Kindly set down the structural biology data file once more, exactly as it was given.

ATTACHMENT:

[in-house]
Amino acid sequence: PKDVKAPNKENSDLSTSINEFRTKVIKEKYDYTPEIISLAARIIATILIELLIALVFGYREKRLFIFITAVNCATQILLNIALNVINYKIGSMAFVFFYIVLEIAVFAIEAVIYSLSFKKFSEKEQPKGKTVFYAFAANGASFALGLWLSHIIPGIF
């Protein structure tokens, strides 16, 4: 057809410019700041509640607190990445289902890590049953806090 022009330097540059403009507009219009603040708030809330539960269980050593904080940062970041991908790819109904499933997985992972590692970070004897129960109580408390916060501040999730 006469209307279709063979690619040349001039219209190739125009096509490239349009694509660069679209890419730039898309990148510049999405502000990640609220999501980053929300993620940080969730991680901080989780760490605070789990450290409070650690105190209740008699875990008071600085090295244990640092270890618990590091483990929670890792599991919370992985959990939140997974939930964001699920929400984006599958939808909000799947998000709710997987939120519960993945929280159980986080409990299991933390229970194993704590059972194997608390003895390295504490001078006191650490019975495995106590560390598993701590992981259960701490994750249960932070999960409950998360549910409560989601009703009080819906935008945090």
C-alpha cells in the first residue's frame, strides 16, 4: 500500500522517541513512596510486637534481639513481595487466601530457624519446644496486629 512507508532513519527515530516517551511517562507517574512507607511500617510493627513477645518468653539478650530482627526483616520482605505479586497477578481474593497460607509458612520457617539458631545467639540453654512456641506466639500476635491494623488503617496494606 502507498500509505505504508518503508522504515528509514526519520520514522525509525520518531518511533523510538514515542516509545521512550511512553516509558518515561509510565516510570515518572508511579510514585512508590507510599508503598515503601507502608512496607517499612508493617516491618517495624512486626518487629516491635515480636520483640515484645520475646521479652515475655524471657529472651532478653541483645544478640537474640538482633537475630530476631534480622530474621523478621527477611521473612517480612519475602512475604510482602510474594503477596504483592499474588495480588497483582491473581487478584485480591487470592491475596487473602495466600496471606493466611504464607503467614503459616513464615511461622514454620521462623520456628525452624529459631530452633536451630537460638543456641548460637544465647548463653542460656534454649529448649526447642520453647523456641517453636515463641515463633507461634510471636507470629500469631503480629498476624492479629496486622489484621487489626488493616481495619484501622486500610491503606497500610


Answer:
[in-house]
Amino acid sequence: PKDVKAPNKENSDLSTSINEFRTKVIKEKYDYTPEIISLAARIIATILIELLIALVFGYREKRLFIFITAVNCATQILLNIALNVINYKIGSMAFVFFYIVLEIAVFAIEAVIYSLSFKKFSEKEQPKGKTVFYAFAANGASFALGLWLSHIIPGIF
């Protein structure tokens, strides 16, 4: 057809410019700041509640607190990445289902890590049953806090 022009330097540059403009507009219009603040708030809330539960269980050593904080940062970041991908790819109904499933997985992972590692970070004897129960109580408390916060501040999730 006469209307279709063979690619040349001039219209190739125009096509490239349009694509660069679209890419730039898309990148510049999405502000990640609220999501980053929300993620940080969730991680901080989780760490605070789990450290409070650690105190209740008699875990008071600085090295244990640092270890618990590091483990929670890792599991919370992985959990939140997974939930964001699920929400984006599958939808909000799947998000709710997987939120519960993945929280159980986080409990299991933390229970194993704590059972194997608390003895390295504490001078006191650490019975495995106590560390598993701590992981259960701490994750249960932070999960409950998360549910409560989601009703009080819906935008945090």
C-alpha cells in the first residue's frame, strides 16, 4: 500500500522517541513512596510486637534481639513481595487466601530457624519446644496486629 512507508532513519527515530516517551511517562507517574512507607511500617510493627513477645518468653539478650530482627526483616520482605505479586497477578481474593497460607509458612520457617539458631545467639540453654512456641506466639500476635491494623488503617496494606 502507498500509505505504508518503508522504515528509514526519520520514522525509525520518531518511533523510538514515542516509545521512550511512553516509558518515561509510565516510570515518572508511579510514585512508590507510599508503598515503601507502608512496607517499612508493617516491618517495624512486626518487629516491635515480636520483640515484645520475646521479652515475655524471657529472651532478653541483645544478640537474640538482633537475630530476631534480622530474621523478621527477611521473612517480612519475602512475604510482602510474594503477596504483592499474588495480588497483582491473581487478584485480591487470592491475596487473602495466600496471606493466611504464607503467614503459616513464615511461622514454620521462623520456628525452624529459631530452633536451630537460638543456641548460637544465647548463653542460656534454649529448649526447642520453647523456641517453636515463641515463633507461634510471636507470629500469631503480629498476624492479629496486622489484621487489626488493616481495619484501622486500610491503606497500610